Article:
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11, Inrestigation of the Equation to Fresnel's Ware Surface. By ARCHIBALD SMITH, Esq., Trinity College, Cambridge.
[Read May 18, 1835.]
“THE mathematical difficulties under which the beautiful and interesting theory of Fresnel has hitherto laboured are well known, and have been regarded as almost insuperable. He tells us in his Memoir (see the Memoirs of the Royal Academy of Sciences of Paris, tom. vii. p. 136.) that the calculations by which he assured himself of the truth of his construction for finding the surface of the wave were so tedious and embarrassing, that he was obliged to omit them altogether. A direct demonstration has since been supplied by M. Ampère (Anmales de Chimie et de Physique, tom. xxxix. p. 113.); but his solution is excessively complicated and difficult.” A geometrical demonstration , of considerable simplicity has been given by Mr M" Cullagh in a paper in the xv.1" Volume of the Transactions of the Royal Irish Academy, from which the preceding paragraph has been quoted.
The difficulties which were experienced in this problem arose from two causes of the same nature:–want of symmetry in the fundamental equations, and the use of the essentially unsymmetrical method of differential coefficients. By putting the fundamental equations of Fresnel under a symmetrical form, and by the use of the Method of Multipliers as it is employed in the Mécanique Analytique, the eliminations may be effected without difficulty.
To render what follows more intelligible, and to show in what it differs from the other methods, I shall give the fundamental equations
of Fresnel and Ampère, and state shortly the steps by which they are obtained.
In the Memoir of Fresnel referred to above it is shewn, that if a section of the “surface of elasticity”, whose equation is
(a' + y + x*) = a ++boy" + cox'......... (1) be made by the plane x = ma + n y............... (2),
the greatest and least radii vectores of the section will be the values of v, derived from the equation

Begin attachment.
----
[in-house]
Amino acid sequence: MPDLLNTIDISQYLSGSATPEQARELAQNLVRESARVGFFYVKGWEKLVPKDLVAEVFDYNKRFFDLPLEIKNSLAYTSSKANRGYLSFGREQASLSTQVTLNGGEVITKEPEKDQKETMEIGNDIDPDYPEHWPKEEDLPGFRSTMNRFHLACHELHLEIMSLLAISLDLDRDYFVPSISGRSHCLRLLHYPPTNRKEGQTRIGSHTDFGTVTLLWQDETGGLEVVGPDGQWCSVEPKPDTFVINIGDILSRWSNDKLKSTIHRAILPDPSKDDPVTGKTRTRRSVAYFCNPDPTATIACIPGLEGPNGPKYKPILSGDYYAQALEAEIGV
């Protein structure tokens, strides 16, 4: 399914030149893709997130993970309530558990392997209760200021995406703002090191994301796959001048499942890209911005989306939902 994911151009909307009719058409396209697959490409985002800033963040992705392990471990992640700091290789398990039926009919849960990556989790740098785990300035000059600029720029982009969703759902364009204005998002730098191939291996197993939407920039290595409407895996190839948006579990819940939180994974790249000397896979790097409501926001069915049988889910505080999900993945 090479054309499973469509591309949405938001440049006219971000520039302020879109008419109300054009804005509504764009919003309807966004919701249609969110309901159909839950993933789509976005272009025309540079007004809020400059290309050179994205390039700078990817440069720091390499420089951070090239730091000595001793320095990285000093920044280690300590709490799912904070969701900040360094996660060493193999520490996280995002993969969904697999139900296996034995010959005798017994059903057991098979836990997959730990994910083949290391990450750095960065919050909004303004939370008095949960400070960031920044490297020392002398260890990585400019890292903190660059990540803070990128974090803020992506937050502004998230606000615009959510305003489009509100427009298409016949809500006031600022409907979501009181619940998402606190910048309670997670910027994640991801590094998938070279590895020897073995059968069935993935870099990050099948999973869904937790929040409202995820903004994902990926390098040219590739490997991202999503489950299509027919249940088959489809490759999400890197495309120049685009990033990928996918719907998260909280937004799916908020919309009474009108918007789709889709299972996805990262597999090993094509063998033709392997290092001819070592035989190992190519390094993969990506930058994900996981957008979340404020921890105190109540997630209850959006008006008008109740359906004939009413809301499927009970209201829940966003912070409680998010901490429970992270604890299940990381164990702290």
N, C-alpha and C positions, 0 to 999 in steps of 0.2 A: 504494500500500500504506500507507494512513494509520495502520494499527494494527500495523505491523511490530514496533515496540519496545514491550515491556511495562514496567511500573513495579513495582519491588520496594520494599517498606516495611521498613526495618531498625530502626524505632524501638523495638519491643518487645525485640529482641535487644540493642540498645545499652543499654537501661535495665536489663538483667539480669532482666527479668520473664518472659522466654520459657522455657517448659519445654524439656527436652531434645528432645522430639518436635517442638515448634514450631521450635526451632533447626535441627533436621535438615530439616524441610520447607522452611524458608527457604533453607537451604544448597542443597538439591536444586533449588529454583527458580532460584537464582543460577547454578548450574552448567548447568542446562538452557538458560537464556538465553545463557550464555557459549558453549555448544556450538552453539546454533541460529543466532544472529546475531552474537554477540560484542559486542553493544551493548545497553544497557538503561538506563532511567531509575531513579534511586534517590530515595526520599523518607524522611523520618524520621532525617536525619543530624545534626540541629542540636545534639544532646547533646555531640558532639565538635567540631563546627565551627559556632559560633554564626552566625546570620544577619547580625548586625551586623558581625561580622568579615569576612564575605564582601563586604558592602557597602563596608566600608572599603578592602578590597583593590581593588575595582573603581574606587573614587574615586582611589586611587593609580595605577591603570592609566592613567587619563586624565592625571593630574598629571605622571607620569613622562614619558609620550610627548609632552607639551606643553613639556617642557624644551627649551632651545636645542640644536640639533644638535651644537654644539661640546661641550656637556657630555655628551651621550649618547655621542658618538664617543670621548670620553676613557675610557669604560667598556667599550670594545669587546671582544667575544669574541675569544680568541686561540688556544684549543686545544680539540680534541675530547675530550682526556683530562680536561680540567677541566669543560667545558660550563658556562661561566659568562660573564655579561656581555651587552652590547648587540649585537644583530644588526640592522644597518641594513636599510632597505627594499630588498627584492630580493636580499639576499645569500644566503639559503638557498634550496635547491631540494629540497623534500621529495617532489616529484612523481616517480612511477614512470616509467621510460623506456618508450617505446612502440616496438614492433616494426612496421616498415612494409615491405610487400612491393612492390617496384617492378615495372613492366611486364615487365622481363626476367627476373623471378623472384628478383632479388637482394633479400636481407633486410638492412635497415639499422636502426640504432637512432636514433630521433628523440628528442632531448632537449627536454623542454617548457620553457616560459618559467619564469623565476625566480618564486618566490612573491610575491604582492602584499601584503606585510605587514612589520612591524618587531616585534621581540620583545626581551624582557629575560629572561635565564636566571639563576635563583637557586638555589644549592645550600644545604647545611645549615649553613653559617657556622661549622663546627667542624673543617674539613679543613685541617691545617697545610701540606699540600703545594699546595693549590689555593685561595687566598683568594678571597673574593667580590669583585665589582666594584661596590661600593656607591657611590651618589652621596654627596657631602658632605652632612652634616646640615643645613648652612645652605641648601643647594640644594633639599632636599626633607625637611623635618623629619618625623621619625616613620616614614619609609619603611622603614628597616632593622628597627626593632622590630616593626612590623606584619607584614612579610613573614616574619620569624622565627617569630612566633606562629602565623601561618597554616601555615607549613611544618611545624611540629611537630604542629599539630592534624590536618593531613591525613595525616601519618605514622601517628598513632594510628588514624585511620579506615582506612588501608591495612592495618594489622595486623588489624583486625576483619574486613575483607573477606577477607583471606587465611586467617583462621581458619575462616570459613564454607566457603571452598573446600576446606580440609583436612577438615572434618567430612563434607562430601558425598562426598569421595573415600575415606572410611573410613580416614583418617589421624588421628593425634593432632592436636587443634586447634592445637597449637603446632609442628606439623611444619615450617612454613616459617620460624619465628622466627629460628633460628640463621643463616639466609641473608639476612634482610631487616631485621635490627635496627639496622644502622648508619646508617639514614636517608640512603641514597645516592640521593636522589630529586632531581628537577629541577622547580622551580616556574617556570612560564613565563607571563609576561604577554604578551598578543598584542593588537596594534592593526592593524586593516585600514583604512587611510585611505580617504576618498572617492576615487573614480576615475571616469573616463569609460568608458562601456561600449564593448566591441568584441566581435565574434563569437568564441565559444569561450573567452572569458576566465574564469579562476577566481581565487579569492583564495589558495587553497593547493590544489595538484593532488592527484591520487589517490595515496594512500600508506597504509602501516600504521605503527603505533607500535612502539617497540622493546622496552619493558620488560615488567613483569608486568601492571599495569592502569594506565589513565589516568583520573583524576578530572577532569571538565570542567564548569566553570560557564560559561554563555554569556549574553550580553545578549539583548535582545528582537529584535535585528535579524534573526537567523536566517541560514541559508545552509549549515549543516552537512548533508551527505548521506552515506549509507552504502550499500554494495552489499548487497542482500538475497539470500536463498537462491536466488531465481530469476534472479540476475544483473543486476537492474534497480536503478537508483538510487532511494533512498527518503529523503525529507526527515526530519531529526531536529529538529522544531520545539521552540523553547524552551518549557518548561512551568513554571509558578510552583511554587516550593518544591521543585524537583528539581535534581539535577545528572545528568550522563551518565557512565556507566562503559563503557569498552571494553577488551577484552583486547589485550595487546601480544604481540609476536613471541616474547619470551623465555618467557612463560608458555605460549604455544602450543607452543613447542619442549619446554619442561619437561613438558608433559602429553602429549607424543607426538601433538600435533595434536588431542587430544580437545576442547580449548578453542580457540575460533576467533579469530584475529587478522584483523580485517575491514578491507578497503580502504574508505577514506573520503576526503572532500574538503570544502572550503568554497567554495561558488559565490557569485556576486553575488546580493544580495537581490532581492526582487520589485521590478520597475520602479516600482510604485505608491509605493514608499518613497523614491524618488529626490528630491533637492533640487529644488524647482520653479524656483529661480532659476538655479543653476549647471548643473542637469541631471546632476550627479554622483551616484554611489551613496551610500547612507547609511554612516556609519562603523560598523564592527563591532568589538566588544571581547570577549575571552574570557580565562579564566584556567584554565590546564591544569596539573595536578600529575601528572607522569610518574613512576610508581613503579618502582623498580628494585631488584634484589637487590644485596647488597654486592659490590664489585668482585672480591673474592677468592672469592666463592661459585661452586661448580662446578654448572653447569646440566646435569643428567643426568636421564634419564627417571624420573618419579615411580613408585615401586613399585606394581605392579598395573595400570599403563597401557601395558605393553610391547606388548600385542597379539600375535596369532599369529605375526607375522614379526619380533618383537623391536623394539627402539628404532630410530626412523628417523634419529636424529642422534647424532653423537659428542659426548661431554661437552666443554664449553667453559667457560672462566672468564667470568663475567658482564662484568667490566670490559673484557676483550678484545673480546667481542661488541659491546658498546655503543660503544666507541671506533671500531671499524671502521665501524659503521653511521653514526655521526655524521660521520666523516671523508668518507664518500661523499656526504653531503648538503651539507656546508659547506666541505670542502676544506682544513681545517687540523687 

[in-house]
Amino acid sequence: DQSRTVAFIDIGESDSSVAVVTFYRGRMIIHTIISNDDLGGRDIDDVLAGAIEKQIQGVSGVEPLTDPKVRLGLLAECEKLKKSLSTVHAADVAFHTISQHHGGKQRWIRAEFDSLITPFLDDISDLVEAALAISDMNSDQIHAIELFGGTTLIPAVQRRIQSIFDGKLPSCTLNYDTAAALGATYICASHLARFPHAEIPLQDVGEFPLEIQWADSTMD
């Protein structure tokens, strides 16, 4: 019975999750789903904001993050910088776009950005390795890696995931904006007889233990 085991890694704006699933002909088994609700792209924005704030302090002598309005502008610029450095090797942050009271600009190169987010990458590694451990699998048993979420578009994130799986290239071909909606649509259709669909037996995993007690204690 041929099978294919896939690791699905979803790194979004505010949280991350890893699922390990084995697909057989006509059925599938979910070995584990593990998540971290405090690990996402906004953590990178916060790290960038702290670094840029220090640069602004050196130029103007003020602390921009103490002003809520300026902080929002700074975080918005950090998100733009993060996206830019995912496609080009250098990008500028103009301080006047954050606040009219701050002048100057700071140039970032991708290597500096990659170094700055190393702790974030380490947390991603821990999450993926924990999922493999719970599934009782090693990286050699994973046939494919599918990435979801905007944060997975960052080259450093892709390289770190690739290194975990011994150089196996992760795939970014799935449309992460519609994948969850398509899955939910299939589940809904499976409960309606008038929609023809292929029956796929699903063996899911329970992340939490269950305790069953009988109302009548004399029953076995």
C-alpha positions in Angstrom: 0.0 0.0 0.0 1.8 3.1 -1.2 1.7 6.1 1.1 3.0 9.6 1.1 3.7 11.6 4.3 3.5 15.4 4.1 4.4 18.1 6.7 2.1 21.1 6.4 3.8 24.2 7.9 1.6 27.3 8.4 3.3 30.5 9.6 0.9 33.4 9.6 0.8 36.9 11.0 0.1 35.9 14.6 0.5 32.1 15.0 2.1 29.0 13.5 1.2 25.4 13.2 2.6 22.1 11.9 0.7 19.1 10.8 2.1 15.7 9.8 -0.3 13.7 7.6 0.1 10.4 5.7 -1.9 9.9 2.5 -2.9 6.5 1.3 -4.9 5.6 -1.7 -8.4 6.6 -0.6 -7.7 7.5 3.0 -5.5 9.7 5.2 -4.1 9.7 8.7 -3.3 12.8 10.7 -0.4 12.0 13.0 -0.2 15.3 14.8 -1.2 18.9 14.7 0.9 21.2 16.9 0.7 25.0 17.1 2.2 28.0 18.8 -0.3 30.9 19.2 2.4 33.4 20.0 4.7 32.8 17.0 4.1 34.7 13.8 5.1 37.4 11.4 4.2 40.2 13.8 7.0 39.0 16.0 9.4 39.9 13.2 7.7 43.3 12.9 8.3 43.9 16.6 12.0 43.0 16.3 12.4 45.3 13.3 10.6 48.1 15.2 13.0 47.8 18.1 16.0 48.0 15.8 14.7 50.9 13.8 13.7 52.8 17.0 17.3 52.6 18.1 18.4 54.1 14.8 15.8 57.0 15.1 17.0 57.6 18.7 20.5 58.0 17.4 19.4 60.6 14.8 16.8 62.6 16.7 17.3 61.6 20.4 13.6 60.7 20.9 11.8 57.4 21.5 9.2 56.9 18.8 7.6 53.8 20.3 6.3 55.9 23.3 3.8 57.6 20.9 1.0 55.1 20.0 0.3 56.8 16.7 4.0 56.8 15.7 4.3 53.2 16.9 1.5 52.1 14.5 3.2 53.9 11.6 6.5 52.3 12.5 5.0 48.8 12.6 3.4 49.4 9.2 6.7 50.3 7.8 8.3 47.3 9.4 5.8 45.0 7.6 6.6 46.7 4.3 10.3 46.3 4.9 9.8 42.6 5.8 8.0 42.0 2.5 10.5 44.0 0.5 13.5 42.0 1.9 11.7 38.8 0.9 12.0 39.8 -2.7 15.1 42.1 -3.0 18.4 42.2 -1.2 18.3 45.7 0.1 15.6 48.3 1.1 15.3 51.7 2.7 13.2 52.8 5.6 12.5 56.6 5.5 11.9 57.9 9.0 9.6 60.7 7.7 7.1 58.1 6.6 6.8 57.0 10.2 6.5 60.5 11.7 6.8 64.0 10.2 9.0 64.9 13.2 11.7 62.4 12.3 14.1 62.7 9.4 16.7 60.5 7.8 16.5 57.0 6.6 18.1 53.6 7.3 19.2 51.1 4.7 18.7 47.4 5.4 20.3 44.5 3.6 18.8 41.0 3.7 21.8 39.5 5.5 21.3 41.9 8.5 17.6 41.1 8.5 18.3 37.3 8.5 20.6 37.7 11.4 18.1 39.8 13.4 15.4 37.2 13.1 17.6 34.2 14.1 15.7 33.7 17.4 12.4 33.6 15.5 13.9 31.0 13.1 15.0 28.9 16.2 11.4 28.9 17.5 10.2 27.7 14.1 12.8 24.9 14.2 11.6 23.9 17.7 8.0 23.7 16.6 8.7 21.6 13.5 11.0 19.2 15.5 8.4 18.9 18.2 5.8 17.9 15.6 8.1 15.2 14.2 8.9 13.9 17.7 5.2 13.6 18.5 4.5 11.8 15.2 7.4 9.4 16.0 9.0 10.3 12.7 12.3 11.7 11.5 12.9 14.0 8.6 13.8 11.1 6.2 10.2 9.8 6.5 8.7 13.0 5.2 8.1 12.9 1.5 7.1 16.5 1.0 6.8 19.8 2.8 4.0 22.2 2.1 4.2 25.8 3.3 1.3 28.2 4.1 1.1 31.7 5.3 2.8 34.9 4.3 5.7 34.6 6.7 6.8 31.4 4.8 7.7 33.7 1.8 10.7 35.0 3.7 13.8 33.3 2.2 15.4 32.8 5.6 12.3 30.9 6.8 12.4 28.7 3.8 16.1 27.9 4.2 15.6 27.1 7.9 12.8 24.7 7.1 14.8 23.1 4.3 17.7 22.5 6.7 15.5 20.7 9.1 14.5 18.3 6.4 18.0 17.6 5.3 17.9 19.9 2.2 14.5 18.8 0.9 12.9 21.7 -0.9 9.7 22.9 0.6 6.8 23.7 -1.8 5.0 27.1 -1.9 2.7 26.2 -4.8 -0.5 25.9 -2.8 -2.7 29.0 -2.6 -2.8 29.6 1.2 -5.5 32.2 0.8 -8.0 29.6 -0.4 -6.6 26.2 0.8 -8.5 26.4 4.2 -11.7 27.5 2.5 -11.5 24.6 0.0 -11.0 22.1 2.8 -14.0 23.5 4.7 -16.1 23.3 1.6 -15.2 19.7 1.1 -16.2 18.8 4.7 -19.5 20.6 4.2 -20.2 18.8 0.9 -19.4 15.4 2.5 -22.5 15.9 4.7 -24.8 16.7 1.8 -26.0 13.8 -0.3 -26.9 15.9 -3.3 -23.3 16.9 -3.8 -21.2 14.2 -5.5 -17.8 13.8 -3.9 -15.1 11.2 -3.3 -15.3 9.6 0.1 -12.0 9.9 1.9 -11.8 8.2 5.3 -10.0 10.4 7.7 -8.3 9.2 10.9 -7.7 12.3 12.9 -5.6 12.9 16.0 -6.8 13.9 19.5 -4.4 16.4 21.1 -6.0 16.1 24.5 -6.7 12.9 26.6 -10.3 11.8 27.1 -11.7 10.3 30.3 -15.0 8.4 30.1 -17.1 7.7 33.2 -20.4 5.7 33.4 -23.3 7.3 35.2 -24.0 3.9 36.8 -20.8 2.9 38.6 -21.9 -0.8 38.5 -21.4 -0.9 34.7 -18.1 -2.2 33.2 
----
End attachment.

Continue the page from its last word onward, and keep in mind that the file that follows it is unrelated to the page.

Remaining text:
and that if a plane be taken, parallel to the former and whose distance from the origin is one of the values of v, this plane, whose equation is
x = ma + n y + v v^1 + m” + n° ......... (4) will be a tangent to the wave surface.
To deduce the equation to the surface we may solve (3) to find r, and substitute this value in (4), which will give the equation
equation to the wave surface. This is the method which M. Ampère employed with success.
Instead of eliminating v at first, we may differentiate (4), considering v as a function of m and n determined by equation (3), we shall thus obtain the equations
(x-ma' — ny)* = w (1 + m + n’)........................ (2),
- - - - - dr dr Between these six equations the five quantities m, n, c, dom' an’ “ to
be eliminated, and the resulting equation will be that of the wave surface. These are the equations given by Fresnel, but he was not successful in effecting the requisite eliminations.
The fundamental equations may be put under a symmetrical form by the introduction of an additional symbol.
If for m and n we substitute respectively – #. and — o and suppose l, m, n, connected by the equation /* + m” + n’ = 1, we shall, instead of (3) and (4), have the three equations lar + my + n x = w ............... (1), * + m” + n’ = 1 ............... (2),
Differentiate these equations with regard to l, m, n, and r,
Multiply (5) by A, (6) by B, and subtract the sum from (4), making the coefficients of each differential equal to zero. We thus obtain